Expert guide to Zermatt
Crowd-pleasing Swiss icon
Switzerland’s best-known resort brings together every Alpine cliché, from its views of the world’s most photogenic mountain, the Matterhorn, to its narrow streets lined with wonky, weathered chalets.
Zermatt has 200km of pistes of its own, and is also linked by lift and piste to Cervinia in Italy, providing another 160km of pistes. For families, intermediates, experts and ski tourers, it sits up with the best resorts in the world.
Inside the resort . . .
Surrounded by 38 summits above 4,000m, Zermatt’s car-free town is full of life all year round. Its population of 5,700 is supplemented by a steady stream of visitors from all over the world who come, winter and summer, to climb, hike, bike and ski the surrounding mountains or simply to admire the scenery.
Strolling around the car-free town is a pleasure, though there are bicycles and electric buses and taxis to watch out for. There’s a busy, prosperous feel to Zermatt’s centre, with ambling fur-coated couples and Japanese and Chinese tour groups rubbing shoulders with purposeful mountaineering types. Particularly lovely are the narrow lanes behind the Monte Rosa hotel on the main street, lined with a jumble of blackened, weathered, wobbly-looking chalets.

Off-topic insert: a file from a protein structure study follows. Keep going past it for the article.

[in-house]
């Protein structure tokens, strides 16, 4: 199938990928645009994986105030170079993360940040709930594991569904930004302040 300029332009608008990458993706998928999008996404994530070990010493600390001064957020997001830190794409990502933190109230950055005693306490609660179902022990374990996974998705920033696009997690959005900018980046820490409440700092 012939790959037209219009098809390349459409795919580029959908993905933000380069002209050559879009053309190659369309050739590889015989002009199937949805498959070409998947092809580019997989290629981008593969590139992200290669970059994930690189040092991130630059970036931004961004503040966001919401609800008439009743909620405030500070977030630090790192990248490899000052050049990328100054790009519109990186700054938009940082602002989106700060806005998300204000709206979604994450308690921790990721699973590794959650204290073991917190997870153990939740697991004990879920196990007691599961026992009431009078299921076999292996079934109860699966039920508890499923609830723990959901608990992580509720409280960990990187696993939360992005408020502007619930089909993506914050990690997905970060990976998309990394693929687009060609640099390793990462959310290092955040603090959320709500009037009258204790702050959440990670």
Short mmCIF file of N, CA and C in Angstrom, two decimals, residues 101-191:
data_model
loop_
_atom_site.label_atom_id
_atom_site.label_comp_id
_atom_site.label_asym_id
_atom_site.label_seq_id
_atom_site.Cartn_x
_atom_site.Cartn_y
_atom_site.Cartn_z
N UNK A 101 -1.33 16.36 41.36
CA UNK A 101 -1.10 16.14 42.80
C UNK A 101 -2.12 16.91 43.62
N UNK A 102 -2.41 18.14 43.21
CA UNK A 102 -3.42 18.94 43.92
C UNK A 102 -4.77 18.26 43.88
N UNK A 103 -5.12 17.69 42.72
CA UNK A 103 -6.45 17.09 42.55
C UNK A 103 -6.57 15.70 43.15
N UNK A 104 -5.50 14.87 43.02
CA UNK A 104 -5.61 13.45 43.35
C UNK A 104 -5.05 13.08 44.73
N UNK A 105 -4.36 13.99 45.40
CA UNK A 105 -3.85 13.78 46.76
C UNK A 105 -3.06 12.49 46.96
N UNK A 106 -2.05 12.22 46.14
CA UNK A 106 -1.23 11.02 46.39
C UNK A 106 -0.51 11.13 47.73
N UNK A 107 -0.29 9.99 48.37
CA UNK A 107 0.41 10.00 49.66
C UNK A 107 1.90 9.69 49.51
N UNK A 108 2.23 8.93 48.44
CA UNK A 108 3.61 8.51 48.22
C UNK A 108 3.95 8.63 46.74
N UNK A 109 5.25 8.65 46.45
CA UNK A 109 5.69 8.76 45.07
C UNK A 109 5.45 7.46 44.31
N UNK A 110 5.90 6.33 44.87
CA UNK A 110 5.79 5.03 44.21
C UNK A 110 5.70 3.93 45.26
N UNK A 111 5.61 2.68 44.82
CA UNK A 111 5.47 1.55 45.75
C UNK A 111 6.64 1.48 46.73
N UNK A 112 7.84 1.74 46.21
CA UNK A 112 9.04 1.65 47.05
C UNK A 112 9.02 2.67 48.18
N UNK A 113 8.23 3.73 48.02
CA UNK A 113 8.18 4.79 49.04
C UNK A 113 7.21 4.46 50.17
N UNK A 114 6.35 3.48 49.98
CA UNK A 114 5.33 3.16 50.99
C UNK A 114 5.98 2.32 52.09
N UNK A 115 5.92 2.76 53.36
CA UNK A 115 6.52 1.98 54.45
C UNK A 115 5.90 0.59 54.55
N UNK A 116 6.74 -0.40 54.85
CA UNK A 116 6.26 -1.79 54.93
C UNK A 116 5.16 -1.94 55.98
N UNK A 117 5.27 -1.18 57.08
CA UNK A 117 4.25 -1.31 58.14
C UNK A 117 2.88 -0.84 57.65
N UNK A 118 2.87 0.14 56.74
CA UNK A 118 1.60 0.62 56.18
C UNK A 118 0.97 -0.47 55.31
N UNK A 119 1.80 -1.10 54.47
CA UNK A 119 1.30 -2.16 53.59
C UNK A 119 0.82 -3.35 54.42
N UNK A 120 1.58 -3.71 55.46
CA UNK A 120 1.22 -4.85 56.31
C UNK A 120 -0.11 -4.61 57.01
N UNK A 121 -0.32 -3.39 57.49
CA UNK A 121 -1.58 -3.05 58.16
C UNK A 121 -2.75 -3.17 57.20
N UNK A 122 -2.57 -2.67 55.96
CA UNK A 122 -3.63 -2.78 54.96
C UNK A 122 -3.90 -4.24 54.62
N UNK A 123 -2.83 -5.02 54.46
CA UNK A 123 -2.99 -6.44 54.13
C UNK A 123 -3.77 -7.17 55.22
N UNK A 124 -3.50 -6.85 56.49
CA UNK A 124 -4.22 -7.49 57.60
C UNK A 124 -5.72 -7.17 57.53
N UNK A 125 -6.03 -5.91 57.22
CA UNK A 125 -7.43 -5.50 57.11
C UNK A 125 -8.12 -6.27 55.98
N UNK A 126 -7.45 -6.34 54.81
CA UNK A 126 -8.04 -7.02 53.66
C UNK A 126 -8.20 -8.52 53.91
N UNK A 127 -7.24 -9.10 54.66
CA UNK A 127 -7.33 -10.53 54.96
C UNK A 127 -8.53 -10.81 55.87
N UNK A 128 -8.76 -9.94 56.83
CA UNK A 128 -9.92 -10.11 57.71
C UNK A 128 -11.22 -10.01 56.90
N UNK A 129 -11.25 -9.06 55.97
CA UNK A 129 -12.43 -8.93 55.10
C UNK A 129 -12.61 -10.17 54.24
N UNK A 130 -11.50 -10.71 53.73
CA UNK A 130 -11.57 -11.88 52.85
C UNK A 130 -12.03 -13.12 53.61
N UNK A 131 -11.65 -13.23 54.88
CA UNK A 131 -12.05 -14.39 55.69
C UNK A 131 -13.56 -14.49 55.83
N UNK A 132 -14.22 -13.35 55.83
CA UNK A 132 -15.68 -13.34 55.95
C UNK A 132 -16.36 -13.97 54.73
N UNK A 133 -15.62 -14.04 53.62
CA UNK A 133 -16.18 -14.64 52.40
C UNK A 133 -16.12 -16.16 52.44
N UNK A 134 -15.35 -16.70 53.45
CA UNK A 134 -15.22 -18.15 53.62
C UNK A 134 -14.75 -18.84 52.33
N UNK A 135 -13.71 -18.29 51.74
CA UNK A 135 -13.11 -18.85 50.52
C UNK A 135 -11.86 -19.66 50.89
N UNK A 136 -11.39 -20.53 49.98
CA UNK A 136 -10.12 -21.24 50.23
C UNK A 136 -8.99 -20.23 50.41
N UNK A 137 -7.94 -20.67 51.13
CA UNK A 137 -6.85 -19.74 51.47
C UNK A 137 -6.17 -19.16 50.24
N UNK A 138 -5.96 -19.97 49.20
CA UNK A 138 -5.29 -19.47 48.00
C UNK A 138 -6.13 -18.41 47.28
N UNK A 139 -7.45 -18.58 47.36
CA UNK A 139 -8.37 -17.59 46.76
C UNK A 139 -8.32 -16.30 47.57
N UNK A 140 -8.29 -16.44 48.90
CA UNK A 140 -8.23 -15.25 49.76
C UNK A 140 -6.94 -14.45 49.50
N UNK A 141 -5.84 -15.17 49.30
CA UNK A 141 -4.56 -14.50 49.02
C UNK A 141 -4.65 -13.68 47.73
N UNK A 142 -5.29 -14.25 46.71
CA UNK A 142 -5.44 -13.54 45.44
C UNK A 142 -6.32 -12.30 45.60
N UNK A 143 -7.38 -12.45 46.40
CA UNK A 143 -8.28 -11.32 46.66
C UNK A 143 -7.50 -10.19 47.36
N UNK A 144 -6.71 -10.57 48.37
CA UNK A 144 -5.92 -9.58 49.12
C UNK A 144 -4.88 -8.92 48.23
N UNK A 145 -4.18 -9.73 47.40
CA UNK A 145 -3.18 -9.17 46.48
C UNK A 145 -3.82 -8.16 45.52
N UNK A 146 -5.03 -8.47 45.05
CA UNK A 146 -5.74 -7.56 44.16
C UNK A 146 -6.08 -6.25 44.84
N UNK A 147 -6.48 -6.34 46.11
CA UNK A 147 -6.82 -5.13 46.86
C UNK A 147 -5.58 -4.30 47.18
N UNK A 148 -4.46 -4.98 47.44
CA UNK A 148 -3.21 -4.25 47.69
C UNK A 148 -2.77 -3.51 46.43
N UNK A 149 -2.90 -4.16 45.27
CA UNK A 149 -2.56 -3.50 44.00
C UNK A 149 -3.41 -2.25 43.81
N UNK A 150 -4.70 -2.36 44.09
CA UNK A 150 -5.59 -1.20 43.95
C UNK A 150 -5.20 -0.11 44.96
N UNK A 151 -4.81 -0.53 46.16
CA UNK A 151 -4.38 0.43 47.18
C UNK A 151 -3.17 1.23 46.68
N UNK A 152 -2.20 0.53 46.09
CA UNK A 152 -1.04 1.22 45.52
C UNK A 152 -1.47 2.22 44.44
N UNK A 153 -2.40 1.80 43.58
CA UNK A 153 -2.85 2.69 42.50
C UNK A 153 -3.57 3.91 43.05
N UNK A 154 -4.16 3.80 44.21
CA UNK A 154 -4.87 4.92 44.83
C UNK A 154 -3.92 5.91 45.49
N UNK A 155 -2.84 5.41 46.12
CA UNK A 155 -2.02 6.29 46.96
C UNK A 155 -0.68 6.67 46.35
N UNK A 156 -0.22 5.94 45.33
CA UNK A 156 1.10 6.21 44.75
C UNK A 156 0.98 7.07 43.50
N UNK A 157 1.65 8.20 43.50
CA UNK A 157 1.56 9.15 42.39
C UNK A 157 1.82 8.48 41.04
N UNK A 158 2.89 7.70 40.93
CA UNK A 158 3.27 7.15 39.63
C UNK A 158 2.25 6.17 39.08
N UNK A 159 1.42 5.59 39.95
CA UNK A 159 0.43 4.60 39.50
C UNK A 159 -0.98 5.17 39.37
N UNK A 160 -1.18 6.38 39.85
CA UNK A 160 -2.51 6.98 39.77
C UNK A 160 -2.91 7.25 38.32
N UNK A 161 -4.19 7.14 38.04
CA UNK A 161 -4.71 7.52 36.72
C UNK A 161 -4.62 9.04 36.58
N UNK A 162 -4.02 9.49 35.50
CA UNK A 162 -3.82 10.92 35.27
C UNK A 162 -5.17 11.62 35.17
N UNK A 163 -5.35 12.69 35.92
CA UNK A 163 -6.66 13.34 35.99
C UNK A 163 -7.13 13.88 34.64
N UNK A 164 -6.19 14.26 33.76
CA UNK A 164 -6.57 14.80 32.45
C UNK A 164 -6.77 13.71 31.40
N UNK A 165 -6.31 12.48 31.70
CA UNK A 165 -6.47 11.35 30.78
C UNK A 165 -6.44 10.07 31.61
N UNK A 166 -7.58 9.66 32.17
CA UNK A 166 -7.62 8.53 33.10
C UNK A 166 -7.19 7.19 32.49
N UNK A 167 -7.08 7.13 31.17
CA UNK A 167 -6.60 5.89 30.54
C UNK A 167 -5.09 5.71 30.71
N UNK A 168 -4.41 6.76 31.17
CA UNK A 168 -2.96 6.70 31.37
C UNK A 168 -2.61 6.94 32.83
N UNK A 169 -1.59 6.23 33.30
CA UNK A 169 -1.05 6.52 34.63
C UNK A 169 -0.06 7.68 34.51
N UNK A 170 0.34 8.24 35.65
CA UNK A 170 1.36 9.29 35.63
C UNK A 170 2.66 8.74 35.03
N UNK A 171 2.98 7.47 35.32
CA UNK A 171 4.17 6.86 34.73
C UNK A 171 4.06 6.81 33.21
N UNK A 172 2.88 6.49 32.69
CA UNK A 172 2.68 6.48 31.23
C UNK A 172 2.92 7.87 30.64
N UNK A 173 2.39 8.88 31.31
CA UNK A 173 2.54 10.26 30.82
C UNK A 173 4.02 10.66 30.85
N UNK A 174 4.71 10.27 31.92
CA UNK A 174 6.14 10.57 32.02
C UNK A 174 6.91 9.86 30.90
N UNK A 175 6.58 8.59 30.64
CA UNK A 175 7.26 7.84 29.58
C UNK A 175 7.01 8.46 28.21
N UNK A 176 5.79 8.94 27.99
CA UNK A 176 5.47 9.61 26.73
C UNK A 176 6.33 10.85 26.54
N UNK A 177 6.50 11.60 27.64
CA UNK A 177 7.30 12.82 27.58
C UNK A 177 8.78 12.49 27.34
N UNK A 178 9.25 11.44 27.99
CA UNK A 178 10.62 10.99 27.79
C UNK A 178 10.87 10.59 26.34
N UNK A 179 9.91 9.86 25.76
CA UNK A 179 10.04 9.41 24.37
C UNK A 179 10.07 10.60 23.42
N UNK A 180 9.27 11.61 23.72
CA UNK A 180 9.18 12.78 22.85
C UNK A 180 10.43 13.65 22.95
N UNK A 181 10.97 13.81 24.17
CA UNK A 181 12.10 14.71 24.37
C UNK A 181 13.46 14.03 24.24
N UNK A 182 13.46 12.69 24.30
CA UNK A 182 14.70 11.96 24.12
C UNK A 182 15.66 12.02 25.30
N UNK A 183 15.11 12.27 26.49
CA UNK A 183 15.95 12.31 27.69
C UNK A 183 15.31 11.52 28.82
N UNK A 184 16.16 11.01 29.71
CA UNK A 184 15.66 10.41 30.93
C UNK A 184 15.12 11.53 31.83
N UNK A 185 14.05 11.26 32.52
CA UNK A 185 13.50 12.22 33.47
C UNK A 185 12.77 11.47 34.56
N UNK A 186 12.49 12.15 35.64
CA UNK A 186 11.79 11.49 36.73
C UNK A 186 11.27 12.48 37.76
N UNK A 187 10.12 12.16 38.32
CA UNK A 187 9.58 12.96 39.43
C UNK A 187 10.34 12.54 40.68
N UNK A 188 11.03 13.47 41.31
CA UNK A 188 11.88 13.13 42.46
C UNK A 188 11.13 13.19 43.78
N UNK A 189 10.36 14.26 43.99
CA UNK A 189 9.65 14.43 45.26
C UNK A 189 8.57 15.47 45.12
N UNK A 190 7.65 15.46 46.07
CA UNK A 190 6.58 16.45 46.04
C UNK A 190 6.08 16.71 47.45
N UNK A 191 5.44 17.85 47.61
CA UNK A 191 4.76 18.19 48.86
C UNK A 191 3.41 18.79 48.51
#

There’s often good natural snow cover in the resort’s ski area from early December, but the main ski season is from around the end of November to the end of April. Because the slopes open all year round on Zermatt’s glacier and thanks to artificial snowmaking, there’s no official “opening”.
Zermatt comes into its own from February onwards, when the sun is higher, the challenging slopes of the Stockhorn open and the restaurant terraces beckon. Heliskiing or ski touring are good to try in March and April, when the crevasses are well filled on the glaciers. Spring also brings Zermatt Unplugged, the resort’s music festival, which takes place in April each year.
Zermatt has snow-sure slopes, several high-altitude top stations (Matterhorn glacier paradise at 3,883m is the highest station accessible by cable car in Europe), 360km of pistes facing all aspects (counting the linked resorts of Cervinia and Valtournenche in Italy), a slick lift system that improves every year, extensive off piste, outstanding mountain restaurants and a buzzing, cosmopolitan town.
The 25-cabin gondola lift linking Trockener Steg to the Klein Matterhorn is one of the highest of its kind in the world, climbing from base station (2,923m) to mountain station (3,821m) in nine minutes and making short work of any queues – each cabin seats 28 people and boasts and panoramic views.
On the slopes . . .
Navigate Zermatt’s ski area with our insider’s knowledge of the local slopes and beyond, on and off piste, ski schools and terrain parks.
From satisfying reds and undulating blues to acres of off piste, Zermatt has it all. The resort has 200km of pistes across three linked sectors – Sunnegga-Blauherd-Rothorn, Gornergrat-Stockhorn and Trockener Steg-Schwarzsee – with top stations at, respectively, 3,103m, 3,286m. and 3,883m.